In the late ’70s, as now, Los Angeles was the number one destination for young men whose parents had kicked them out of their homes because they were gay. They came from all over the country, many of them mysteriously bearing maps leading them to a now long-gone hotdog stand on Santa Monica Blvd. called Danny’s Dogs, known as a hangout for gay street kids. It was like an “underground railroad,” except that the freedom it led them to was homelessness and life on the streets.
Just around the corner on Highland Ave. in Hollywood, housed in a converted motel, was the L.A. Gay Community Center (as it was known then). Homeless youth, drawn by a sign that actually had the word “gay” in it, began gathering in the Center’s parking lot. It was a place of no judgment where they could safely hang out. Unfortunately, at that time the Center had no resources that could change their life circumstances, save for some volunteer-led rap groups.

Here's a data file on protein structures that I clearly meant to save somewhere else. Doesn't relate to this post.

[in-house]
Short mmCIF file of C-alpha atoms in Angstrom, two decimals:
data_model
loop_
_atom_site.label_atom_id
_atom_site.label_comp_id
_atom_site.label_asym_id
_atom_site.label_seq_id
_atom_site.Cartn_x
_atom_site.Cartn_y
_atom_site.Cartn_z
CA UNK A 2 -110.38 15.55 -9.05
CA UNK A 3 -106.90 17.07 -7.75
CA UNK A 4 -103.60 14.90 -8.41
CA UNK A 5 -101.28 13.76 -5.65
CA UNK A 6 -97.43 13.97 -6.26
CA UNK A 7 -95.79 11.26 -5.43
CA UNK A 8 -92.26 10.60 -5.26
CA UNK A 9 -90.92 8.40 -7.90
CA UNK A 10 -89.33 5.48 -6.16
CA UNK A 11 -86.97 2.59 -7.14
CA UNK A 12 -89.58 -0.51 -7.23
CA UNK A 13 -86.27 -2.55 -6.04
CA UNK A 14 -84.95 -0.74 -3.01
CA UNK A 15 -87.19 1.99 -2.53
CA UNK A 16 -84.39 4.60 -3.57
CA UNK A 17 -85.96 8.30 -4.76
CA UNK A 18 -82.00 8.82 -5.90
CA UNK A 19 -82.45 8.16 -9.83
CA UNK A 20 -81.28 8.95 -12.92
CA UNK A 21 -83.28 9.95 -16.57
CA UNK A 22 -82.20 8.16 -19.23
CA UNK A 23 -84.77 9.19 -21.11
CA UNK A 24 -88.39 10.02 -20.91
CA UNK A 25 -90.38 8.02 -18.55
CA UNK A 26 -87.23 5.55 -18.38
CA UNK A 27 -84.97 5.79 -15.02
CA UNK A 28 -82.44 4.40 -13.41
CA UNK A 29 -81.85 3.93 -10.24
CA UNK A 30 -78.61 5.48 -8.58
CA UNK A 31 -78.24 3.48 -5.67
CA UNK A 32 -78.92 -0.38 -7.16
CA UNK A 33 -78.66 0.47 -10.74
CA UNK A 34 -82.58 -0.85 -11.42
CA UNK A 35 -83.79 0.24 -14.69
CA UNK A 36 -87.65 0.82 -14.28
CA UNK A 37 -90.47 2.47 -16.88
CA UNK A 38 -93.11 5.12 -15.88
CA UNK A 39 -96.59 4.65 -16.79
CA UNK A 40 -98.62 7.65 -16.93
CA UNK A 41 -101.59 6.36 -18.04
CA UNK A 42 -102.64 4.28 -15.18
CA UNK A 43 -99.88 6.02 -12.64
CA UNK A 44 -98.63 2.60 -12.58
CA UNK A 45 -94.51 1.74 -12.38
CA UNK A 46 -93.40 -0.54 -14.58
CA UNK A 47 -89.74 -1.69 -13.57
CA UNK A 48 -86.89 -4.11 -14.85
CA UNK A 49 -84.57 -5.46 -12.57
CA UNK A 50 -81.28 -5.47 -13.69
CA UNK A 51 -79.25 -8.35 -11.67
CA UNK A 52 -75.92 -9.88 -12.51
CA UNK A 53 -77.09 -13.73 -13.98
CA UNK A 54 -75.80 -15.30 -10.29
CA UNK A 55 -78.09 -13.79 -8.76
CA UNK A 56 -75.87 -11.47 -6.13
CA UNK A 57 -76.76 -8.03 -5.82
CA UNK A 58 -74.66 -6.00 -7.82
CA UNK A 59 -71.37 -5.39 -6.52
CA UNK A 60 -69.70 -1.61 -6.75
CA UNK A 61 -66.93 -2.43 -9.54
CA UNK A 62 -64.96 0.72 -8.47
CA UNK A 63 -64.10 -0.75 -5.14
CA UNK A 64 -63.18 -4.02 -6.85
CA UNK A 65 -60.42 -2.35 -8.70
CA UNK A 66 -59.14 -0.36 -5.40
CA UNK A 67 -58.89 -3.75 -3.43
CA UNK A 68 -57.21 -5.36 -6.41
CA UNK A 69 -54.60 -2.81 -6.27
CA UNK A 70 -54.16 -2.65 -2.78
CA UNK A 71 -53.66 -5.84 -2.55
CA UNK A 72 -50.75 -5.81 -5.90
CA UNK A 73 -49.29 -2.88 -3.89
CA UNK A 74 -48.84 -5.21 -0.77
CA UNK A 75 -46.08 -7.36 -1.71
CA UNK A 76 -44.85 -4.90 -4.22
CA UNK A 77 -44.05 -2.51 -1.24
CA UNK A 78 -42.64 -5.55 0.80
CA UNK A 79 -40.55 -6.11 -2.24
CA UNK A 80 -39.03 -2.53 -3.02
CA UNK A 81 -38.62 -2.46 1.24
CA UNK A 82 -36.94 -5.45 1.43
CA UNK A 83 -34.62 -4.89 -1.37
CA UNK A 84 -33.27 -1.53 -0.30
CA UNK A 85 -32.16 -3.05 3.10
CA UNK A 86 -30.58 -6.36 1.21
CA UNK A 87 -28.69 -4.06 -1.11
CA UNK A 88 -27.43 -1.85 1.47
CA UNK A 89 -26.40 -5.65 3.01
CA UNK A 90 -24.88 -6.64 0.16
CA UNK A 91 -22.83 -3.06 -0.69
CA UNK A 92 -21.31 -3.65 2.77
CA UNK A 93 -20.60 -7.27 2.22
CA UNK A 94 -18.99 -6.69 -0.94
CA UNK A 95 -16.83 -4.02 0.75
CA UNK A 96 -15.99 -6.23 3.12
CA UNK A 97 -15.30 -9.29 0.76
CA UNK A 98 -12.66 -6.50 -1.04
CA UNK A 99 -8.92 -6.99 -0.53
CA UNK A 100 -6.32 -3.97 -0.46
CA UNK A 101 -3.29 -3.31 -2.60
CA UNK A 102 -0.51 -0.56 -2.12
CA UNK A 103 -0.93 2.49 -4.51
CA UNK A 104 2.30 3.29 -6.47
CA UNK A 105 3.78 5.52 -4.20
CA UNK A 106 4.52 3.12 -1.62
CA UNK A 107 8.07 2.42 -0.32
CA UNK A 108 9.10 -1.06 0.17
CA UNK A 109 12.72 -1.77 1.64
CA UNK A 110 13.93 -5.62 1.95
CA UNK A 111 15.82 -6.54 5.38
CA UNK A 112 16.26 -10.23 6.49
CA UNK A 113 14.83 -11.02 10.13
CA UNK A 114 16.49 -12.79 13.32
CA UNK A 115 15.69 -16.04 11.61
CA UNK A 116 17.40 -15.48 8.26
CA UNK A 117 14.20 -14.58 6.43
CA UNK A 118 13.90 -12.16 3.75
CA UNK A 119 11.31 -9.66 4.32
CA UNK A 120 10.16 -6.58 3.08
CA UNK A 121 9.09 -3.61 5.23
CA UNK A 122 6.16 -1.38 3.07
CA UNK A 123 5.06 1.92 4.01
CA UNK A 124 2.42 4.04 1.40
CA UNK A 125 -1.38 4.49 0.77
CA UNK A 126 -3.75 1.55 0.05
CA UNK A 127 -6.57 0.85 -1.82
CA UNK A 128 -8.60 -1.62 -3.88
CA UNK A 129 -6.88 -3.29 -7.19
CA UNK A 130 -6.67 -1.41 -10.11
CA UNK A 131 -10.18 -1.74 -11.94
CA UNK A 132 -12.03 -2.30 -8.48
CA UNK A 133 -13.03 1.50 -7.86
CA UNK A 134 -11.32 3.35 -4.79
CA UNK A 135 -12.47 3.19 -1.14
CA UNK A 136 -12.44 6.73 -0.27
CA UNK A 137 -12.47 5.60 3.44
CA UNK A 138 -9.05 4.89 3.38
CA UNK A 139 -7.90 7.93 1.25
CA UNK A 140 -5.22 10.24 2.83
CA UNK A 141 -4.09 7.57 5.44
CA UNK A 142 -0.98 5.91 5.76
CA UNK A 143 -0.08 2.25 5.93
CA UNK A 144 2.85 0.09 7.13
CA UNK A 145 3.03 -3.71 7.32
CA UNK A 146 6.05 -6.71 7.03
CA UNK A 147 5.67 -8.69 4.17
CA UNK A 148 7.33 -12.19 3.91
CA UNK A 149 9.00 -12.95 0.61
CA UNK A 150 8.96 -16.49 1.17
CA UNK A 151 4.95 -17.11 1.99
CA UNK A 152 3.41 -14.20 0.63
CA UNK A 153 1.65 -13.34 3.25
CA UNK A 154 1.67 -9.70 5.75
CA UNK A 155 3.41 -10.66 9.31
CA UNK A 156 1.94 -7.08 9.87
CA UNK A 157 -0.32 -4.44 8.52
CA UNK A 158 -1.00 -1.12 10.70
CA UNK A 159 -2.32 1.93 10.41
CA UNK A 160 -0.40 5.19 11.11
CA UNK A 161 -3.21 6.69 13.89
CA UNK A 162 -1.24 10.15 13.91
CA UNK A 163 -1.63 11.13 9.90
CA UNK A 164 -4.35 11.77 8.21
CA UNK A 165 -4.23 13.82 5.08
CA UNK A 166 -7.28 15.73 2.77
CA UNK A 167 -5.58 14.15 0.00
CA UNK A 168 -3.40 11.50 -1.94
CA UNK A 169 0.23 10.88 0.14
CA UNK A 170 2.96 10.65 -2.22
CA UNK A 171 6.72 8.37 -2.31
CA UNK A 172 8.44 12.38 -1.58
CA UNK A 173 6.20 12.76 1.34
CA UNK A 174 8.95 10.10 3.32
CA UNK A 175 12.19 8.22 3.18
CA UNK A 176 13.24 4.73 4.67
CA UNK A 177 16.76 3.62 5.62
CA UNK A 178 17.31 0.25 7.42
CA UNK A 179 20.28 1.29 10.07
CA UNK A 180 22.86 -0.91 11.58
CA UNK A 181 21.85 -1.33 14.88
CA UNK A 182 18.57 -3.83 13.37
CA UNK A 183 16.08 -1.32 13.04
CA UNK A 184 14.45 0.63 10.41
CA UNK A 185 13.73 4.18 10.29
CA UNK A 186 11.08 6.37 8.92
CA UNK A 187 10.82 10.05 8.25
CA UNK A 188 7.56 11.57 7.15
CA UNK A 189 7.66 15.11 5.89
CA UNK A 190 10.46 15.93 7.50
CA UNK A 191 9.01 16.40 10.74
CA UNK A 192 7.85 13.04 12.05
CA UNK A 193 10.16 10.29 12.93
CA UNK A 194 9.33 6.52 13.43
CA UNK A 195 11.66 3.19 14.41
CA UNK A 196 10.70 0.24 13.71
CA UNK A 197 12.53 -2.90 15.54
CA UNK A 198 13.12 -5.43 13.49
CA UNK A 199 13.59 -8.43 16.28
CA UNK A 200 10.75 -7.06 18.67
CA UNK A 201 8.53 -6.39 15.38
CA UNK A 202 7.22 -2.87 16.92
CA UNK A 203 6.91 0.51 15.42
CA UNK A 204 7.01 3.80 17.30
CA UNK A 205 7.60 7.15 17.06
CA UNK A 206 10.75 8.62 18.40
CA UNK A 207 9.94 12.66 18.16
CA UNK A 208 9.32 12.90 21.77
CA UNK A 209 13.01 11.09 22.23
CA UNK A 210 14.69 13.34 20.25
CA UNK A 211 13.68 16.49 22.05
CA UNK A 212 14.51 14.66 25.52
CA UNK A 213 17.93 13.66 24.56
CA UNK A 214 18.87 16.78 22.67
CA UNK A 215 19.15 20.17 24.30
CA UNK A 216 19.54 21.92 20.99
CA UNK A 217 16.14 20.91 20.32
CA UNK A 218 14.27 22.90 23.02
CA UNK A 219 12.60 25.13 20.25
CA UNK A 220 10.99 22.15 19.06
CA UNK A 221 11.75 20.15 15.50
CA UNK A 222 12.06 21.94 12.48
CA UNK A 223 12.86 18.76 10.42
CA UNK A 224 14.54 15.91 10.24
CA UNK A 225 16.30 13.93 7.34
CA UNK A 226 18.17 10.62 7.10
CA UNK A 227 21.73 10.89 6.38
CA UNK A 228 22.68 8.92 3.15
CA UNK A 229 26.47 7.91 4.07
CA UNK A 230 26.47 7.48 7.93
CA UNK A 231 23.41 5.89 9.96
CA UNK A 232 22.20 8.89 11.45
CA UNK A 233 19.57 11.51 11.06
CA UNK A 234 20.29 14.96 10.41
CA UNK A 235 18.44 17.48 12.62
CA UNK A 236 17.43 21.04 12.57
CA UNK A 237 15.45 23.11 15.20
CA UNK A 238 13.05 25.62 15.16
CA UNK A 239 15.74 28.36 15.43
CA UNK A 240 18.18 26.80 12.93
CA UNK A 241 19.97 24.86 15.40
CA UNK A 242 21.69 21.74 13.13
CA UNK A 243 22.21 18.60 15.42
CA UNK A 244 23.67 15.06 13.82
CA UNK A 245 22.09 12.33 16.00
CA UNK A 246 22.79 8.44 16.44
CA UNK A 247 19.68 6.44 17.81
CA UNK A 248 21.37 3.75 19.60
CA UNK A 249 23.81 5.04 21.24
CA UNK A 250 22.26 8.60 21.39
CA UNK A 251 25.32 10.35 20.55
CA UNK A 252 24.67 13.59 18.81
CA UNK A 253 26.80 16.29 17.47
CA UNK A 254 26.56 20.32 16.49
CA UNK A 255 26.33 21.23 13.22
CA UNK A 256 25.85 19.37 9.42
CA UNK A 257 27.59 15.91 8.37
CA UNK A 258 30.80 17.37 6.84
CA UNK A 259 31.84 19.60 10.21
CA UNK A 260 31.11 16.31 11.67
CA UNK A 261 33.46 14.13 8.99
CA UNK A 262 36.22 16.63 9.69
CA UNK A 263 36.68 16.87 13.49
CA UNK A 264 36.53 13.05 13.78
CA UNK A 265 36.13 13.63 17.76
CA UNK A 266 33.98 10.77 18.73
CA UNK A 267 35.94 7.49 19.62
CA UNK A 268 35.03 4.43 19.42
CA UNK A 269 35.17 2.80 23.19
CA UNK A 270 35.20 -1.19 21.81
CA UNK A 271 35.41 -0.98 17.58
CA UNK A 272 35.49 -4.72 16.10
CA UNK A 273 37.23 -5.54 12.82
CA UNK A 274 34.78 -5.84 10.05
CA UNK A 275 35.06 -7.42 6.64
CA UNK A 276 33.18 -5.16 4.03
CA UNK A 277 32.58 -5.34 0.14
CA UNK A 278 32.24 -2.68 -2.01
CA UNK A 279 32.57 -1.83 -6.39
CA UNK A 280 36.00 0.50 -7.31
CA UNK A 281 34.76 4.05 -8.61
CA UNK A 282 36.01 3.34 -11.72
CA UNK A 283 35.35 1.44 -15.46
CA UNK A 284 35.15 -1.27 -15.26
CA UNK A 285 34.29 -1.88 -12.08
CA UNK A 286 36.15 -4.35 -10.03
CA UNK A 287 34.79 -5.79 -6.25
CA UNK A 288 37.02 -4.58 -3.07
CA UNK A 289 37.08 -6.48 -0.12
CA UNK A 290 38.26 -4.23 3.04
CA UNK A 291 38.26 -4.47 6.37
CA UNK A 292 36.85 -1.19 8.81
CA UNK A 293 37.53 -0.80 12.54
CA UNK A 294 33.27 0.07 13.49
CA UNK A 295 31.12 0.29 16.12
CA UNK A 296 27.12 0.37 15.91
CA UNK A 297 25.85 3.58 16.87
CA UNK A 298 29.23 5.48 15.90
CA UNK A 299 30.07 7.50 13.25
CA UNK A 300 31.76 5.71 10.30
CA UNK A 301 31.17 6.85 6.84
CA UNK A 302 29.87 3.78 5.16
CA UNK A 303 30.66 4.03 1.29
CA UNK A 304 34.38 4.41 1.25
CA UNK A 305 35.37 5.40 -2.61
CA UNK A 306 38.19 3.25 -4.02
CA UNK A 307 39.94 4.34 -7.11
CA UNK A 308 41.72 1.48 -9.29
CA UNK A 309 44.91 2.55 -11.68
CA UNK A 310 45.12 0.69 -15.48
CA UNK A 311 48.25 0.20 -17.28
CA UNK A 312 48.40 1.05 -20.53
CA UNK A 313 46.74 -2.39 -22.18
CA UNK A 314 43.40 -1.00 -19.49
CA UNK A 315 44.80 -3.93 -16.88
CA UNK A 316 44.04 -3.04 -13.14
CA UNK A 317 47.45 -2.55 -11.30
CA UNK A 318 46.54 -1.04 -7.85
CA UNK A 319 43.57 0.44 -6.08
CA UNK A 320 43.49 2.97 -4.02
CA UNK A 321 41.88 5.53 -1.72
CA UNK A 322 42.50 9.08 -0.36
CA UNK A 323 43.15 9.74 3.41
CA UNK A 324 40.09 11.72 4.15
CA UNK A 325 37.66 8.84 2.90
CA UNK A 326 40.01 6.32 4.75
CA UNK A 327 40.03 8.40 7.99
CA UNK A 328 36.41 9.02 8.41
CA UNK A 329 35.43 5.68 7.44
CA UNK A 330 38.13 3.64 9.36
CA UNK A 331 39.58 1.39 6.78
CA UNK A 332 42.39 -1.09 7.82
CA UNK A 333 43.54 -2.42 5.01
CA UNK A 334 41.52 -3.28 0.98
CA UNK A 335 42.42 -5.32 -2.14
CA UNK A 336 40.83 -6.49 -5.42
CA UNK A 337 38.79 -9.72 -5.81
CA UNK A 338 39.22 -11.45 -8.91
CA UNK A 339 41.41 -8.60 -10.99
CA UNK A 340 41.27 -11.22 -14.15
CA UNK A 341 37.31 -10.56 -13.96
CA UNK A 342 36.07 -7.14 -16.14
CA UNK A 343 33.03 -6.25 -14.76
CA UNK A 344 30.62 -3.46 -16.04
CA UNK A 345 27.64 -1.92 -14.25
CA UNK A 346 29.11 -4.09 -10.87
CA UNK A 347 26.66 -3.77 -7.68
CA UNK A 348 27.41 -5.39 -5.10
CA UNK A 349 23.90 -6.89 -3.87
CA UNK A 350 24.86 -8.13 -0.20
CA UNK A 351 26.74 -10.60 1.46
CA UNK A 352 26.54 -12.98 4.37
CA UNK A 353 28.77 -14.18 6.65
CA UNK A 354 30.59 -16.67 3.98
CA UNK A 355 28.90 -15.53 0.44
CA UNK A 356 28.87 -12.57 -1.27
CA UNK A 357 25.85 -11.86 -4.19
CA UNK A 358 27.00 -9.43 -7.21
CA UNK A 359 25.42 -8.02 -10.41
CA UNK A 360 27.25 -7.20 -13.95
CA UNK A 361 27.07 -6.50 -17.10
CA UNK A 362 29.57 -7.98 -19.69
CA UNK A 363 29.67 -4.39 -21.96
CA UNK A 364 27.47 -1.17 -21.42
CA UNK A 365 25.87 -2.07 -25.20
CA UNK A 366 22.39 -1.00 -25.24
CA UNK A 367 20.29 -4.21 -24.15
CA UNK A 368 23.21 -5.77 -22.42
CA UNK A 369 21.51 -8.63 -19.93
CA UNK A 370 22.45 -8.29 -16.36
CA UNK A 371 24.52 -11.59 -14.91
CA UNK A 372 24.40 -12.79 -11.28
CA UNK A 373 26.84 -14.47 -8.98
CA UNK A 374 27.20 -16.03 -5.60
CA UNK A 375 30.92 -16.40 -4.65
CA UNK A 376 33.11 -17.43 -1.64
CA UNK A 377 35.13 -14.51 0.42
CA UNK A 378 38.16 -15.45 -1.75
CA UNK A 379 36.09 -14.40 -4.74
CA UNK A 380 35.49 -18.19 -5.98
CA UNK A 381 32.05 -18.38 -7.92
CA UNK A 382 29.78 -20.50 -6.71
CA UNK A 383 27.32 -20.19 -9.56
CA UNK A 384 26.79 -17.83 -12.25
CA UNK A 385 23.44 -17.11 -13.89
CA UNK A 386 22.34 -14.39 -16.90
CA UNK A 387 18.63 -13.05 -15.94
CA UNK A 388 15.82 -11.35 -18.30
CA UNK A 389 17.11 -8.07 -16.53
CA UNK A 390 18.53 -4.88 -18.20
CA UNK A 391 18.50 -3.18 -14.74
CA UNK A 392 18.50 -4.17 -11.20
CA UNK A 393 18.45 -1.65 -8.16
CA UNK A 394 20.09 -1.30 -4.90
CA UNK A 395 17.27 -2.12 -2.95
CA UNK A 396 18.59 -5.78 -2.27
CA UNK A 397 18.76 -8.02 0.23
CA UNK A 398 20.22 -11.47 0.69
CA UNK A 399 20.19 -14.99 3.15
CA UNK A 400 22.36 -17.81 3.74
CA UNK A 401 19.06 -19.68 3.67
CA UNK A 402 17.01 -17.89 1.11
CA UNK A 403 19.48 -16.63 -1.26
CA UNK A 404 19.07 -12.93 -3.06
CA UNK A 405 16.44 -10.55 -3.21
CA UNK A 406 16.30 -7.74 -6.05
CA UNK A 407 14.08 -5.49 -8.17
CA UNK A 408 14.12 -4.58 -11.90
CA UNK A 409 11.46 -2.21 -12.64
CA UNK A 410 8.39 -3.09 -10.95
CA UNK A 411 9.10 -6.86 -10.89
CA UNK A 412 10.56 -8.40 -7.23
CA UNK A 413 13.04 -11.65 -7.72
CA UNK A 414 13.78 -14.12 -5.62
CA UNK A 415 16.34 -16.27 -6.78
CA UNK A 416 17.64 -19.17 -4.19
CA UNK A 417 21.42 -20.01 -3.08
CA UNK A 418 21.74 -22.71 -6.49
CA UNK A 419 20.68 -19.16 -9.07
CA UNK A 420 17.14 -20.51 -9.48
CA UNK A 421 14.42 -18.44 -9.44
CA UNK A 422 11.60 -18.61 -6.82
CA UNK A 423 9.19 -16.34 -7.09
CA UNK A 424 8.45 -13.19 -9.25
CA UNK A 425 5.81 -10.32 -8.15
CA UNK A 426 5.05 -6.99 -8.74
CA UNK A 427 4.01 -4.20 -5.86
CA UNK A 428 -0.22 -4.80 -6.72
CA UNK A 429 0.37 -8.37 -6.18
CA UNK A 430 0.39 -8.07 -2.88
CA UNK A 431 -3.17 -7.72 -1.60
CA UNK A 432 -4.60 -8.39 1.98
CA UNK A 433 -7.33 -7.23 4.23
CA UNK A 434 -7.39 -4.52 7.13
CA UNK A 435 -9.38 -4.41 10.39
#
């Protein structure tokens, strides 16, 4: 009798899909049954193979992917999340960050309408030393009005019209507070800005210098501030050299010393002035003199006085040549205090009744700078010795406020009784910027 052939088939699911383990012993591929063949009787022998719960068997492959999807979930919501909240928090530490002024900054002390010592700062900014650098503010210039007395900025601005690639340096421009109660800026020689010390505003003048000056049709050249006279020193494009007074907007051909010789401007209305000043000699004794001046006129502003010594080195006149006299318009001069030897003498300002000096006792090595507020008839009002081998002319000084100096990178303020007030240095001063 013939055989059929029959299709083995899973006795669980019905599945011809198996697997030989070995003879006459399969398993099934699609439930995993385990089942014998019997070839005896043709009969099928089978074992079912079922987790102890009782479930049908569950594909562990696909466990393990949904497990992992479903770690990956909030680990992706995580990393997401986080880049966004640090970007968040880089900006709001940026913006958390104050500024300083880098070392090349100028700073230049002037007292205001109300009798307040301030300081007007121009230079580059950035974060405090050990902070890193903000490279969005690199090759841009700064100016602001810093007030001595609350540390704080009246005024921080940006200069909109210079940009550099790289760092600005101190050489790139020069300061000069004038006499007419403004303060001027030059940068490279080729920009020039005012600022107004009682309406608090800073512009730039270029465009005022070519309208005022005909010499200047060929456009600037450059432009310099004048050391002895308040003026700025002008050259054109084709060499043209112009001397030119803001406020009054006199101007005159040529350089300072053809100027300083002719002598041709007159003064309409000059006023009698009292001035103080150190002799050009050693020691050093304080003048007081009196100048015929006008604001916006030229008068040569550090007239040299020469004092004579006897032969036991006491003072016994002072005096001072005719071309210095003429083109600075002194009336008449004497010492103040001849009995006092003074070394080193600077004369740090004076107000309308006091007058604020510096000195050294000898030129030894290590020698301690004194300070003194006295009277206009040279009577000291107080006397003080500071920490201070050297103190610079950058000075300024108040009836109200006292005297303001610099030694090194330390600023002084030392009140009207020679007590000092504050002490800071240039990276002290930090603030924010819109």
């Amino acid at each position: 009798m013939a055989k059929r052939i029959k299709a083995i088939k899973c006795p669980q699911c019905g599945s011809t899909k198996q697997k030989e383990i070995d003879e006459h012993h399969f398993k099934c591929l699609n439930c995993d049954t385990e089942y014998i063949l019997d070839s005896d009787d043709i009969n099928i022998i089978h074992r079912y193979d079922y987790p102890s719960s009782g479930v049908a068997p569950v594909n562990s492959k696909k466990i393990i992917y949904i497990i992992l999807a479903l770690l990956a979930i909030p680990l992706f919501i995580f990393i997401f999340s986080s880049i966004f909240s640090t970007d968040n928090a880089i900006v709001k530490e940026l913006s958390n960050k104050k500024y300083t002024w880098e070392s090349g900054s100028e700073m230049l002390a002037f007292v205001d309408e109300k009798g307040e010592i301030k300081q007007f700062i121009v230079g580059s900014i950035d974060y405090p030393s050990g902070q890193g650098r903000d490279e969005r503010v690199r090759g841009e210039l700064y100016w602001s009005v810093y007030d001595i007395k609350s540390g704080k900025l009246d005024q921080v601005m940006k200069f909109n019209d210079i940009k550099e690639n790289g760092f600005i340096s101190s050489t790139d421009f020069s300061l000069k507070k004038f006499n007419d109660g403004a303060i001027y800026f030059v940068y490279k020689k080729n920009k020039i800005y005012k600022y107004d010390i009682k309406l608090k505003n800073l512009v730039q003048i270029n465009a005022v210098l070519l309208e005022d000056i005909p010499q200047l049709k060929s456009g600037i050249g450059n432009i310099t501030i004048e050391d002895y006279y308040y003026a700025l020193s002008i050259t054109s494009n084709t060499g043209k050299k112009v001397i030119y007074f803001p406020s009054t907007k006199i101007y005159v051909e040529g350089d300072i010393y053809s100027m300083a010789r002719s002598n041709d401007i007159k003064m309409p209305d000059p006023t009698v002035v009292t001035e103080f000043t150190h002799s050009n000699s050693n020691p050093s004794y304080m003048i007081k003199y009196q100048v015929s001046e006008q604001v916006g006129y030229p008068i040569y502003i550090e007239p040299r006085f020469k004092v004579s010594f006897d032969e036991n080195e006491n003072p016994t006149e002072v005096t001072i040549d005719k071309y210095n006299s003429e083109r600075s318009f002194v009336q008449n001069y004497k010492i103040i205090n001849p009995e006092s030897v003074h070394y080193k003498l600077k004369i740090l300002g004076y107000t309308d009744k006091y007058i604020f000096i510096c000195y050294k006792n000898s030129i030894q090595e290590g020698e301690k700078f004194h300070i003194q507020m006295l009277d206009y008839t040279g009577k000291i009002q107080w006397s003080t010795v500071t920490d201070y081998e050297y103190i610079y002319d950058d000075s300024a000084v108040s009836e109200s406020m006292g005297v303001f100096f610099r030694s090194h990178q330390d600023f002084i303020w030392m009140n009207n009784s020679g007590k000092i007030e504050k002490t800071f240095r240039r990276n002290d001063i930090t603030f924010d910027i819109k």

Today, young LGBT people who have been rejected by their families and communities still come to Hollywood from around the country and find their way to that same stretch of Santa Monica Blvd. Many of them are former foster youth who, in addition to having been forced out of their homes because of their sexual orientation/gender identity, have been physically and mentally abused, are using or abusing drugs, and have had to resort to “survival sex” for food and shelter.
Unlike the Center of the ’70s, today’s L.A. Gay & Lesbian Center offers a wide-range of services for homeless LGBT youth, including a 24-bed transitional living program and emergency beds for those in immediate crisis. At our youth center, open 7 days/week, they get such basics as three meals a day, clothing and showers, as well as education and job-preparation programs to help them transition from life on the streets to housing and self-sufficiency.
Despite advances made by the LGBT community over the past three decades, LGBT youth and those who are questioning their sexual orientation/gender identity are still at risk of discrimination/violence in schools and rejection by their family, leading many to the streets where they must struggle for survival.
Until our youth are as accepted as all other young people, the Center will be here to fight discrimination, advocate for equality, and provide the support and care that homeless youth need to make it on their own.